Please do let us know how things go.


  11. mrbeanhq, for a full list of items without additives you could get a membership to the Feingold Association.

    They have a lot of info on their website for free, but the membership could be well worth the cost since your child is sensitive to many additives. In addition to membership benefits described on their site, they publish a comprehensive additive-free food and shopping list for an additional cost that they update 4 times a year, which saves you reading labels (and they even search out ingredients that might not be on a label.) It also addresses salicylates mentioned by Chemar, above. Something to consider.

  12. mlee, the time frame can sometimes depend on what someone is intolerant of but typically a few weeks should be  good time to start seeing progress. It has been a week for you now -- are you seeing any change?

    It is good you could have someone develop an eating plan, it can be hard to figure out on your own when you have some classic (common) items as you do. We will be anxious to learn more -- and what aspects of the new diet are most challenging or hopefully easier than you expected.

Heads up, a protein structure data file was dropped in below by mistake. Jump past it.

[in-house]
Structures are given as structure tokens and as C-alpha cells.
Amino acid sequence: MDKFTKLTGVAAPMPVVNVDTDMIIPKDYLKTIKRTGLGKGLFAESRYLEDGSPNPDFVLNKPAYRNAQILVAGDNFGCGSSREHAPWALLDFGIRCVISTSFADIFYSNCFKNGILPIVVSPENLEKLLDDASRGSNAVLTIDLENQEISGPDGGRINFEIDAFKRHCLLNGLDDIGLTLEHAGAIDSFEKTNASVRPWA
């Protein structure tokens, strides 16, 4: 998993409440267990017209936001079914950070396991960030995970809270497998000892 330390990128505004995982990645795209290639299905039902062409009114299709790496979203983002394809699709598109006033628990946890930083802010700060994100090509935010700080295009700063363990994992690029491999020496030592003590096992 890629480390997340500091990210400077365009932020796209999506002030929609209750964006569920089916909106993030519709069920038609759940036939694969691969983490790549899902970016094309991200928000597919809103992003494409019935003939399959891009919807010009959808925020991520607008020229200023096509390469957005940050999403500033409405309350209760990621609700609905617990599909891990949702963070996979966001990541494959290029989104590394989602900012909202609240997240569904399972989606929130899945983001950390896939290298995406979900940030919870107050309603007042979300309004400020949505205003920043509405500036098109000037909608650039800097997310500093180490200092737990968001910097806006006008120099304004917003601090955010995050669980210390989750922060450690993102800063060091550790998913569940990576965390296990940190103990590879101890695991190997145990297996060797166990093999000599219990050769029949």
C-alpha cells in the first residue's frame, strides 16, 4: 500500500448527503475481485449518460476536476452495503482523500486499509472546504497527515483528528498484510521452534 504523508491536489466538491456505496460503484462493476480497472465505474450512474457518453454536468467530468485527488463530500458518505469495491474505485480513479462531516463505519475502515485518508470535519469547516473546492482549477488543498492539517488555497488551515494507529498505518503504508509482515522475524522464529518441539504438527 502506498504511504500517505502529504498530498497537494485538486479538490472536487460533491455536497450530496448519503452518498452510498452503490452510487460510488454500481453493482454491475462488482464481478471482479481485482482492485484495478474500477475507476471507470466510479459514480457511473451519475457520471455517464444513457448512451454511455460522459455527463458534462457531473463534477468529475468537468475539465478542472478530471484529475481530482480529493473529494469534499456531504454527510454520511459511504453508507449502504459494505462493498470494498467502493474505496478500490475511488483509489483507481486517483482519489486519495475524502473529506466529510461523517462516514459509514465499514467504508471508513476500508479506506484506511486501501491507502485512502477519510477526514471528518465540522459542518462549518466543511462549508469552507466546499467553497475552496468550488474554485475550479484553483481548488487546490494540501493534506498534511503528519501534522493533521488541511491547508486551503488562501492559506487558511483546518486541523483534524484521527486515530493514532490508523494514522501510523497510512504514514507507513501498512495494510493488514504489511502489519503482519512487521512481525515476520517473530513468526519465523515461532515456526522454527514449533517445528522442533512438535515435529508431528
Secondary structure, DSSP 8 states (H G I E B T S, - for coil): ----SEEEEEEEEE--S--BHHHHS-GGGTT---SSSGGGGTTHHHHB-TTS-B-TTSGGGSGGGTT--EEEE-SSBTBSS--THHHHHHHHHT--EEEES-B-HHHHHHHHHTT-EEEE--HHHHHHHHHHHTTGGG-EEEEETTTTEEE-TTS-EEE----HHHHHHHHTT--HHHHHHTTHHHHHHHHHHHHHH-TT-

13. Thank you for your response, Chemar. I agree with everything you said. It is unfortunate that there is so much misunderstanding and misinformation about this topic. Confusion might be a better term in many cases, and there is not an answer that fits everyone. But most on this forum would agree that the doctor should have pursued it, if nothing more than to rule out a possible connection.  Yes, it could be good to post your situation  on the PANDAS/PANS site on this forum if you have not already done so. Please let us know how everything turns out or if you find new answers. 

    Glad you can get mattress dust covers -- they make them for the mattress and for pillows.

  14. It's great that your son's teacher has developed a secret hand signal for him to leave the room to calm down. And I see your note about two of your kids being in their 20s.

    What did the infectious disease specialist say last week?

    A national organization had some trigger suggestions for eczema, which you said you were dealing with. It's a good reminder to go natural throughout the the home, not just with personal products.